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news from the Radstock network

rising fuel prices good for africa?

Posted by Brad Byrd on

Posted by Brad Byrd and Nick and Erica Lugg

High fuel prices and soaring food costs may not be all bad and may actually be creating access to capital for the poor of Africa. According the the Wall Street Journal (6/30/08) "Rising prices are luring more private investors to Africa's food sector, where they are convinced for the first time in decades they can make a profit. The hitch is finding the right businesses in which to invest." Due to rising costs of transportation, importing is becoming less and less cost effective and growing locally becomes the better option. Through small loans Radstock Ministries Africa Specialists, Nick and Erica Lugg and their local church network called Lordsway Ministries are seeing big things happen. When you next fill up at the pump, consider donating the cost of a tank of gas to Radstock's MED fund. It could be the difference between making it or not for a small farmer and their family in Zambia.

From an June 8th email from Nick and Erica Lugg...

We have two leaders in our church who have struggled financially for a long time, but are very industrious and hardworking. They are a brother and sister, Rodin Ngandu and Nester Masumba. Mrs Masumba is married to the owner of Mine Farm, a large 400 hectare farm. Both have allocated portions of land on the farm but lacked the resources to cultivate them.

Zambia, Rodin Nganduzambia mr & mrs masumba
From the money sent by the Pastures [a church in High Wycombe, UK] we gave them each a grant, to clear the land, irrigate, and buy seed and fertiliser, which as you can see from the photos they have done. This is quite a remarkable project because almost everyone relies on rain to grow their crops, but this is the middle of the dry season but because of irrigation, they are growing a lot of crops as you can see from the photos.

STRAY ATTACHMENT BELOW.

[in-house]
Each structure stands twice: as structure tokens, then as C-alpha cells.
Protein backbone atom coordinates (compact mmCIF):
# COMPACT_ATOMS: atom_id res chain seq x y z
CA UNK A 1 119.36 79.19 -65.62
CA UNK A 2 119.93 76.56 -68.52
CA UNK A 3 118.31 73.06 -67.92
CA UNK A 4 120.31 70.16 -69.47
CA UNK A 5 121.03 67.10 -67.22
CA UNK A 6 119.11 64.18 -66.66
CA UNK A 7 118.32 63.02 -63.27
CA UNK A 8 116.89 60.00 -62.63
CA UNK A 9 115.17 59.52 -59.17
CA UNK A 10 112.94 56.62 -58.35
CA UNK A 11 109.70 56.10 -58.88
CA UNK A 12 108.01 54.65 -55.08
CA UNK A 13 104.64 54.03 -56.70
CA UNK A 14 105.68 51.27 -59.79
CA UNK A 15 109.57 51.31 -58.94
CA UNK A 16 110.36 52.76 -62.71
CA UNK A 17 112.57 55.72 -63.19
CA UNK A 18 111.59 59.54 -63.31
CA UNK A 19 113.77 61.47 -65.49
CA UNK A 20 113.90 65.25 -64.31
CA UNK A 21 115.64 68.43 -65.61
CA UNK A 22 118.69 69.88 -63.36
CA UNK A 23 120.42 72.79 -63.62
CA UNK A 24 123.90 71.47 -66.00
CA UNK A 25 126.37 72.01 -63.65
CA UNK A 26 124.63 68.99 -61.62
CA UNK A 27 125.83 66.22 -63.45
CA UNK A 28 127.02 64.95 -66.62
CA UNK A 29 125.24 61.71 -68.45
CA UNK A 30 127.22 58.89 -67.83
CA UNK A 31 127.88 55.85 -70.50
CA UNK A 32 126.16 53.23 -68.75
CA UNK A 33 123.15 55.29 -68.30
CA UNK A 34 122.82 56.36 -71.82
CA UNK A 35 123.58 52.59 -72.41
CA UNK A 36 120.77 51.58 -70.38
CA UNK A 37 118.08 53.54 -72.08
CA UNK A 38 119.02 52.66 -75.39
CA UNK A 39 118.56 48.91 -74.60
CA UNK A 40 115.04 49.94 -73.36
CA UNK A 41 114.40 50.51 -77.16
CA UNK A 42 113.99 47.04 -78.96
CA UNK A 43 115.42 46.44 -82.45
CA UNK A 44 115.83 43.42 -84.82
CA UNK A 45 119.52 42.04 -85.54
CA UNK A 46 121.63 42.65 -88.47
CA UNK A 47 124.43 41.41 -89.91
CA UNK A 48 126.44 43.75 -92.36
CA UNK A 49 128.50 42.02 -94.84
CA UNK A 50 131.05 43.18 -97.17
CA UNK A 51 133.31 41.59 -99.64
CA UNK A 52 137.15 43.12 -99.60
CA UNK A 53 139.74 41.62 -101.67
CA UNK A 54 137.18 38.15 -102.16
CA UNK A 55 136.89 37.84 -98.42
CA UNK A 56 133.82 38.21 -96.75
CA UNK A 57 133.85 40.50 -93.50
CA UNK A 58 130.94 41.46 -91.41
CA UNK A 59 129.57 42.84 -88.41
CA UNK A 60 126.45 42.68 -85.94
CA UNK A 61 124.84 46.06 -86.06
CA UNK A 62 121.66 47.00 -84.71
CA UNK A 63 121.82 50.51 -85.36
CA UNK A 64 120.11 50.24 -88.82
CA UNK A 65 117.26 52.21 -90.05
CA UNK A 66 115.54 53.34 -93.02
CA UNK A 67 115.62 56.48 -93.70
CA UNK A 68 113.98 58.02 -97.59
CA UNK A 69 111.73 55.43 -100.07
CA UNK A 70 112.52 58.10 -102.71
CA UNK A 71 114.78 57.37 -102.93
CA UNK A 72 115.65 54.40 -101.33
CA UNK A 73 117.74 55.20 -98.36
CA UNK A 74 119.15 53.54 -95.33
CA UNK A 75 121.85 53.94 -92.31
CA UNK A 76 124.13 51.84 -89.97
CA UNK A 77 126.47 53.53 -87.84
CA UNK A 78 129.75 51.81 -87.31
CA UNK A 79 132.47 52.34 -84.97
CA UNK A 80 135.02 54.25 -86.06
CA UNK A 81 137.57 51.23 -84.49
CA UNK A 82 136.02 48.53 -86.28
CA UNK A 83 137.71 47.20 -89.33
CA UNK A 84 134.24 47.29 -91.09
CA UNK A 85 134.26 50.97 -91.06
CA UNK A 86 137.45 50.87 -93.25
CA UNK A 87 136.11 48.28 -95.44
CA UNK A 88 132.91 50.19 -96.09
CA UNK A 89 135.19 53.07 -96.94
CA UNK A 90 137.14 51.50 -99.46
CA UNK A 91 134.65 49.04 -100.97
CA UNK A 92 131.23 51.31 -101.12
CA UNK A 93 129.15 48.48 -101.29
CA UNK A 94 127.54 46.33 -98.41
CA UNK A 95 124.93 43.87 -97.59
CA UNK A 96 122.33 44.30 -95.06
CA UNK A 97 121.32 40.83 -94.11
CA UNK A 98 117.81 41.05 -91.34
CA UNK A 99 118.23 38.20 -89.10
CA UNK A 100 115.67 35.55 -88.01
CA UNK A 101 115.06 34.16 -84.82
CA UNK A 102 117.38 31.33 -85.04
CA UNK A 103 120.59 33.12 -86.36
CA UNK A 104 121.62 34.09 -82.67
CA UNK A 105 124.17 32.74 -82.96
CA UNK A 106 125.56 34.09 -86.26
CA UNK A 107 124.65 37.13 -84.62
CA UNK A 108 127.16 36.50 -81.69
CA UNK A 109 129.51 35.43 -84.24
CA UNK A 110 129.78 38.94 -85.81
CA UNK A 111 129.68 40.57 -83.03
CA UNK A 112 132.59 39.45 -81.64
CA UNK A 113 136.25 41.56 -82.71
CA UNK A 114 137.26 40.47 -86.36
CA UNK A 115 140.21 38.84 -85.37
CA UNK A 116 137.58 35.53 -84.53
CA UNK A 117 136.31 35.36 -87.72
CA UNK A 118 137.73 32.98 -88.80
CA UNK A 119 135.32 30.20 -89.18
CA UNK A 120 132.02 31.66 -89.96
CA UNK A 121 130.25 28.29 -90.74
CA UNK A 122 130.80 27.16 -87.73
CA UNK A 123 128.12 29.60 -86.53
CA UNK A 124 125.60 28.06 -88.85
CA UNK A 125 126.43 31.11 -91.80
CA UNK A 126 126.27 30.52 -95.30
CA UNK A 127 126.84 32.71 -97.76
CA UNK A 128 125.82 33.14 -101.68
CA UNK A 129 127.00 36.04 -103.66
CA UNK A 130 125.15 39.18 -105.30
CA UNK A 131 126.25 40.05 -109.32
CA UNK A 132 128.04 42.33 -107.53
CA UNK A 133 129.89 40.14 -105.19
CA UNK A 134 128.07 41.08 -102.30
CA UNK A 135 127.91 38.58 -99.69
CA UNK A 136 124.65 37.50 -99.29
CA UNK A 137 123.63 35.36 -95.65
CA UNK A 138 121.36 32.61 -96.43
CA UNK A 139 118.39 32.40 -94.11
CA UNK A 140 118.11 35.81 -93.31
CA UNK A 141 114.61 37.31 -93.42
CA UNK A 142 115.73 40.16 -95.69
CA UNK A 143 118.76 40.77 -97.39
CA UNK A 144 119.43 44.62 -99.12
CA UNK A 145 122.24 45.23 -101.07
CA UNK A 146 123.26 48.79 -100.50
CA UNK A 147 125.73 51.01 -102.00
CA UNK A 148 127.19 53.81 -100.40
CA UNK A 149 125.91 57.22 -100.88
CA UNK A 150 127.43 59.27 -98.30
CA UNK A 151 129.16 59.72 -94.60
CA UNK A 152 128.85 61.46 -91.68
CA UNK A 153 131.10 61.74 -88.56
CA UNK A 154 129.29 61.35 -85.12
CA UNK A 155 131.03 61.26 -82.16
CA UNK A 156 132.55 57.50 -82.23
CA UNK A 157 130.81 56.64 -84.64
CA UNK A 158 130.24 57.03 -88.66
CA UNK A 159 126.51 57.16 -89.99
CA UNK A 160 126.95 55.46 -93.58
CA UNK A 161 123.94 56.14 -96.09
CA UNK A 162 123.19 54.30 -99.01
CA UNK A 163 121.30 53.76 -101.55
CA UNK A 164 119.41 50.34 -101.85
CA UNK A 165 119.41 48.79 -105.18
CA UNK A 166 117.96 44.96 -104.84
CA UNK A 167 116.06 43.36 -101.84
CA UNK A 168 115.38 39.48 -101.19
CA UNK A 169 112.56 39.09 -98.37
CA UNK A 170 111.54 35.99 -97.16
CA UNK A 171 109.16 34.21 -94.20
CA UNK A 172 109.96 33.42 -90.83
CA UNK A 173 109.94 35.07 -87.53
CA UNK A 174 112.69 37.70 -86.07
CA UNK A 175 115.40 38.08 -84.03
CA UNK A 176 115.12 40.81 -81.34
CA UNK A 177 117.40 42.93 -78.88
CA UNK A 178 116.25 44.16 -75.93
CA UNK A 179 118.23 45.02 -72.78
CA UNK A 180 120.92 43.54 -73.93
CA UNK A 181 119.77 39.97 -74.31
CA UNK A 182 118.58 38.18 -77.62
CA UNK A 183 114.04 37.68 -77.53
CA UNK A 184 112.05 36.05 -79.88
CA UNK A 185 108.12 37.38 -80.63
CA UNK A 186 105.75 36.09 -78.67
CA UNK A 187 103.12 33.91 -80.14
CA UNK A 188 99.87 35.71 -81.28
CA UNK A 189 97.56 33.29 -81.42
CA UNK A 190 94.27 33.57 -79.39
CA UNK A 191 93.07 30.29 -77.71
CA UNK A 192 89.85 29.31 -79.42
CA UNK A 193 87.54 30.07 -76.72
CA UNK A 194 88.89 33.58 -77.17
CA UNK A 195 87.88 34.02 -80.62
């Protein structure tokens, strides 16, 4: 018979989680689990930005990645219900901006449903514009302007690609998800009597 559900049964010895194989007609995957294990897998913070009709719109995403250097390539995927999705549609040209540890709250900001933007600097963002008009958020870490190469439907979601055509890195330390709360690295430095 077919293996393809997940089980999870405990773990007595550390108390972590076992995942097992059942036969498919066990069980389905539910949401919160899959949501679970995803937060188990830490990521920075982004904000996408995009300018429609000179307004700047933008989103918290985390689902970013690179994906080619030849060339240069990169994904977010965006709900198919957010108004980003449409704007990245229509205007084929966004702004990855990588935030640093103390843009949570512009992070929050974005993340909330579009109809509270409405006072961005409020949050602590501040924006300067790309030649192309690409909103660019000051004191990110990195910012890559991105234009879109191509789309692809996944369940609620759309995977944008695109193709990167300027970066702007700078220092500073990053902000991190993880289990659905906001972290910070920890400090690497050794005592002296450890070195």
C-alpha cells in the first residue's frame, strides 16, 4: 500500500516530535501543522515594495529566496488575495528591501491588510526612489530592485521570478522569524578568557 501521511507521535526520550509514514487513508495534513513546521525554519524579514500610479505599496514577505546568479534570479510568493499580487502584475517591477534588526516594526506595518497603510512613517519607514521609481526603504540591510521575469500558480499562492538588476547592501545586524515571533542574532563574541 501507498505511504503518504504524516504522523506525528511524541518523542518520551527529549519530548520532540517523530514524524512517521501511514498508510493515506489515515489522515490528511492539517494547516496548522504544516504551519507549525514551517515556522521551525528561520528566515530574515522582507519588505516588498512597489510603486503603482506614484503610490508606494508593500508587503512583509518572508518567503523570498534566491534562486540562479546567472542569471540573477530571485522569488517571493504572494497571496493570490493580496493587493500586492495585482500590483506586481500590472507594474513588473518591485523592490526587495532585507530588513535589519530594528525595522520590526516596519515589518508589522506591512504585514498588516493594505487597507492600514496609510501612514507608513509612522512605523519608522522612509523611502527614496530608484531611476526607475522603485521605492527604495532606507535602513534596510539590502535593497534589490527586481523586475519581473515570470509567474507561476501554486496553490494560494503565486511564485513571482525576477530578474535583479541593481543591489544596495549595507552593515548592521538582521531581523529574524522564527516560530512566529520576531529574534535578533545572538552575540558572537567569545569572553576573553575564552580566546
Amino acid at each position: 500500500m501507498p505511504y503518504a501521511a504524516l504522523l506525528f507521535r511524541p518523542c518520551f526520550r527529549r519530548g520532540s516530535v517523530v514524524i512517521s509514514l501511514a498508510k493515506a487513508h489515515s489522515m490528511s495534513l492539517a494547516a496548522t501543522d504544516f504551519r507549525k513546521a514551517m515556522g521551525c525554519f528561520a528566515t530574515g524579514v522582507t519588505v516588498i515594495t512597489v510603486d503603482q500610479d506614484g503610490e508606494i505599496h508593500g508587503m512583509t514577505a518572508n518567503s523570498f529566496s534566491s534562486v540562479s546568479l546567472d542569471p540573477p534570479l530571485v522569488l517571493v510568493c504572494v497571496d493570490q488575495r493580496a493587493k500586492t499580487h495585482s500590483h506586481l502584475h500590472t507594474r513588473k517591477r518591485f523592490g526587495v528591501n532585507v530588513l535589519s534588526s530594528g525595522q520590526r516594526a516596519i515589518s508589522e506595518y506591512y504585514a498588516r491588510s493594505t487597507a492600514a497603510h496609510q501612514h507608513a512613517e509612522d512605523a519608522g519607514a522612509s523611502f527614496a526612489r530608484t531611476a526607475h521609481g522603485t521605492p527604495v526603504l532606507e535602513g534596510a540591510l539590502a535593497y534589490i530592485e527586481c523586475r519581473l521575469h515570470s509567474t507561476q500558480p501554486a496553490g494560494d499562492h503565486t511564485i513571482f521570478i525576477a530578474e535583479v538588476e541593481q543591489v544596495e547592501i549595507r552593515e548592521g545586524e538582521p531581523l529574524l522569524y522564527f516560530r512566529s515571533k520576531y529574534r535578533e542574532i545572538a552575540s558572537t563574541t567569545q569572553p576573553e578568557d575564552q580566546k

Zambia maize unfertilized and fertilizedThey are growing maize, Chinese cabbage and tomatoes. They are providing food for themselves, also every day they are selling to market traders and they are also giving away crops to needy church families.

We have some money remaining and have decided to give them some more for top dressing fertiliser - you will see from some of the snaps the comparison of maize which was fertilised and that which was not (the fertiliser ran out) - the crops that are a bit stunted can be treated with this new fertiliser so they catch up.

Thank you so much for your support of these farming projects - we will keep you updated as to how things develop.

From the March 08 Lordsway Ministries newsletter...

Zambia food bankSome time back, Lordway Ministries in Zambia partnered with a church outside their network to establish what was called a ‘food bank' project. The church was in a farming area, and farming families were struggling year after year to raise a harvest. Ten families were chosen for the project and each agreed to cultivate one hectare of their land, using seed and fertiliser provided by the project. At harvest time it was agreed that each participating family would bring 25 bags of maize back to the project and would be able to keep everything they realised over and above that.

Zambia farmerThe project was a great success, with some farmers improving their annual harvest tenfold! Enough money was raised to provide seed and fertiliser for the same ten plus two more families the following year. The farmers were able to give their families food security for the whole year and have enough to raise money for other things on top! We are looking to replicate this type of project within Lordsway Ministries - two of our churches consist mainly of farmers, Mansa and Kalulushi. The farmers have the knowledge and the willingness to make it work, they just need the resources.

If you or your church would be interested in partnering with such a project please let us know. At the time we ran the original project, seed and fertiliser for one hectare was about £75/$150 - there have been some increases recently, we will keep you posted!

Tags: farming, africa, zambia, micro enterprise development


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